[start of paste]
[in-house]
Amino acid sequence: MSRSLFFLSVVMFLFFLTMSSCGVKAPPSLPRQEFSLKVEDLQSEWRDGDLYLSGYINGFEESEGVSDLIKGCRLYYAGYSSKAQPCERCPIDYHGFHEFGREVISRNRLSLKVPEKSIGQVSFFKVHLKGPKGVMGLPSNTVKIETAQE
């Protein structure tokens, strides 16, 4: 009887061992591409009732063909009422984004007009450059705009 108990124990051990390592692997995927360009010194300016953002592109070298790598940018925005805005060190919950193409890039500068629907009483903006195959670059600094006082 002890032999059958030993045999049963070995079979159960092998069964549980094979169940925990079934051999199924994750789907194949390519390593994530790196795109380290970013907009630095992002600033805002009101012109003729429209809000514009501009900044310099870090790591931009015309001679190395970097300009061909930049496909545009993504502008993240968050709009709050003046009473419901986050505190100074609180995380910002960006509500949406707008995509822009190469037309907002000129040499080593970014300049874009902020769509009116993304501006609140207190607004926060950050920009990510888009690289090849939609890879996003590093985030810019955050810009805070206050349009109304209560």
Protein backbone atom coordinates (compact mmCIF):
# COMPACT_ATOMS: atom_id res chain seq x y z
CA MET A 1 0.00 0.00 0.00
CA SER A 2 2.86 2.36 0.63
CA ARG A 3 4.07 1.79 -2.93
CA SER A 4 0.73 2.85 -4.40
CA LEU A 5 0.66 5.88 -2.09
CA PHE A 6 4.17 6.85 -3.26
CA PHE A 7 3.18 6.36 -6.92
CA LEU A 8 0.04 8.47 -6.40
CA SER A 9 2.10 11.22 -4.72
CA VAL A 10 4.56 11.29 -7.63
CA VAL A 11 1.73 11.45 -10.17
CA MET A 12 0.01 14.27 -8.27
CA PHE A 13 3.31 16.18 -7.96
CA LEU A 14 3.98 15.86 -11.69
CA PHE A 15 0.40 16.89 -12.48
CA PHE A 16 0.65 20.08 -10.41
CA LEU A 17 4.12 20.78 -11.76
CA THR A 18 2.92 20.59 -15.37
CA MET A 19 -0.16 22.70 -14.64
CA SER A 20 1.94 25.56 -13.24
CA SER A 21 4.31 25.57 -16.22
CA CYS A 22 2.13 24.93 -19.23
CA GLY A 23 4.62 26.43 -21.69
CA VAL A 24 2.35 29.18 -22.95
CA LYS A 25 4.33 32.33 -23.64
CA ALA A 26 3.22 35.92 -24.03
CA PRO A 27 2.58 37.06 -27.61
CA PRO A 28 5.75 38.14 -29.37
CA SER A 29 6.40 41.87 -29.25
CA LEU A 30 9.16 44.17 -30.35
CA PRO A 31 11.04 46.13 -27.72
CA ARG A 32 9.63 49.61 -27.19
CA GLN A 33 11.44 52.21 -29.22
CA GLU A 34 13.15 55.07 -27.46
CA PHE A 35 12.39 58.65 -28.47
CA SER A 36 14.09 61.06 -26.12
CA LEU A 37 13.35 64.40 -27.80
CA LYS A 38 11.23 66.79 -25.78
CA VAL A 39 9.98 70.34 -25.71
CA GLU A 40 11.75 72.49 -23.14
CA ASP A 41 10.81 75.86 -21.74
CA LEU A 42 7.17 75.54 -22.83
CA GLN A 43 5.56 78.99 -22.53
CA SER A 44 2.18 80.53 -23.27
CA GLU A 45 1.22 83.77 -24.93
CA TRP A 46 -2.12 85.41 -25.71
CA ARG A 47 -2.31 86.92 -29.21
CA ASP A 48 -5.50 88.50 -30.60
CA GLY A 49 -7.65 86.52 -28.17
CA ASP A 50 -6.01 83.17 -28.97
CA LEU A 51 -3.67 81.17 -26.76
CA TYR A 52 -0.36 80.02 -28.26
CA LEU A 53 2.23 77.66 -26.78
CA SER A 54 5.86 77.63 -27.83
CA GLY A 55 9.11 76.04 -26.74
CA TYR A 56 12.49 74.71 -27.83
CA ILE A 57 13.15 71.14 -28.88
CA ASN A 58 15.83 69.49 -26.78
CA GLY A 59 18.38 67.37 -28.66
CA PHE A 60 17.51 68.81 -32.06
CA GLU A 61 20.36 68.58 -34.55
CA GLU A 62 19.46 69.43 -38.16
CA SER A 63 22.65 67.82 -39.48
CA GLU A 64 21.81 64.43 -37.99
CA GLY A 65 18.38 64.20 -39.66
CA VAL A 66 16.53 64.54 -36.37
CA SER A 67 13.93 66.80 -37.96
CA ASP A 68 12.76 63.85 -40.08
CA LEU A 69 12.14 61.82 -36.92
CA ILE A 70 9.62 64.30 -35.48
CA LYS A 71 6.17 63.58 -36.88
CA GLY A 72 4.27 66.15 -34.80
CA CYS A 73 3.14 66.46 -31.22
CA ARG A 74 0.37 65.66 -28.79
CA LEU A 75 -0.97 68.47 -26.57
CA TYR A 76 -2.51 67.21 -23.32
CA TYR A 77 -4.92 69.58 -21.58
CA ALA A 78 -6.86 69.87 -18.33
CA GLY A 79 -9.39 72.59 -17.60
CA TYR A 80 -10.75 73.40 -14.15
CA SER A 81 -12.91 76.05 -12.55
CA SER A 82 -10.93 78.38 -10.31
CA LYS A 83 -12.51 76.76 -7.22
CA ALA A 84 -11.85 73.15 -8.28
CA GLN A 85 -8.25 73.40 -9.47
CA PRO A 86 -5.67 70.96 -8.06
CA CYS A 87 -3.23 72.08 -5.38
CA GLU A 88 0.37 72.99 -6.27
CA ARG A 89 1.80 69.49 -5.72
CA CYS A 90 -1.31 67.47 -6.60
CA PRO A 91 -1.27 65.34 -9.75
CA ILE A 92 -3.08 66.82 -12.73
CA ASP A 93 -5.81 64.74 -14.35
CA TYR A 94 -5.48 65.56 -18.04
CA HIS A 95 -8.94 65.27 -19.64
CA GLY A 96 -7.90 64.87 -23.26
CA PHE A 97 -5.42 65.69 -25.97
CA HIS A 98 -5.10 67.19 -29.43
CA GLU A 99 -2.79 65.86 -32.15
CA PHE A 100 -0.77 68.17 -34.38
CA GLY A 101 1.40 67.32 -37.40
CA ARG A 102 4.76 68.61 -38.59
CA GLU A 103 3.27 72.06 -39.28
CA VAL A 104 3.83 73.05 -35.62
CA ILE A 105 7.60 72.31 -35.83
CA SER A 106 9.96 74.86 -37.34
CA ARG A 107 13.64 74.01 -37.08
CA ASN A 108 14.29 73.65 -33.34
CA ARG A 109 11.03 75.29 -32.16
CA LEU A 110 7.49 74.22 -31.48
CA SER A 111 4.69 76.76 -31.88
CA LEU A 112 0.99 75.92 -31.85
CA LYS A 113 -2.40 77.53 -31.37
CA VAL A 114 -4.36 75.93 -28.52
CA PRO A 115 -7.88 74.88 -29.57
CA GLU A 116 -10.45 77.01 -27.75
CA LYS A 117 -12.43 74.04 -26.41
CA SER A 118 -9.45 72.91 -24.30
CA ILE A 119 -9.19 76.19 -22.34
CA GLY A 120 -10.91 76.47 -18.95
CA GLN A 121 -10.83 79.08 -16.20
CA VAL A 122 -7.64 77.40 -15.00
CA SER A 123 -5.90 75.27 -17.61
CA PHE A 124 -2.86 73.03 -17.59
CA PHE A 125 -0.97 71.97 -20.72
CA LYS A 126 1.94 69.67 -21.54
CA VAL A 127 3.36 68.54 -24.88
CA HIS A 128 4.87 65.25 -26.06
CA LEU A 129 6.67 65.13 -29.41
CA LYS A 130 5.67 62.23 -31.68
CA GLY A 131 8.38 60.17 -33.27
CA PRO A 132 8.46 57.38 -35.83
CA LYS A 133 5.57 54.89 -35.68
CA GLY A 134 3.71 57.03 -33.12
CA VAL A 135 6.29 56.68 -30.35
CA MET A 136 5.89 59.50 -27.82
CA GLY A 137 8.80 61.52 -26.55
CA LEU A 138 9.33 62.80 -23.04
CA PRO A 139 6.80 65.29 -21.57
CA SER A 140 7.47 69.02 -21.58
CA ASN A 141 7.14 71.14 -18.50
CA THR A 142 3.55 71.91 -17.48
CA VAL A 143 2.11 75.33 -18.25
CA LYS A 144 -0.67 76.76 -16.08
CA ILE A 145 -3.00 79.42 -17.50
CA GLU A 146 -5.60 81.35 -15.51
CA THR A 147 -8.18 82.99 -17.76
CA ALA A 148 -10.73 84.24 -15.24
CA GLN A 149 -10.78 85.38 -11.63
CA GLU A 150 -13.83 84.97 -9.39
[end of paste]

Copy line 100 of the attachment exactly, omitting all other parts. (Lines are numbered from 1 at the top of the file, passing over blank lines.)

CA HIS A 95 -8.94 65.27 -19.64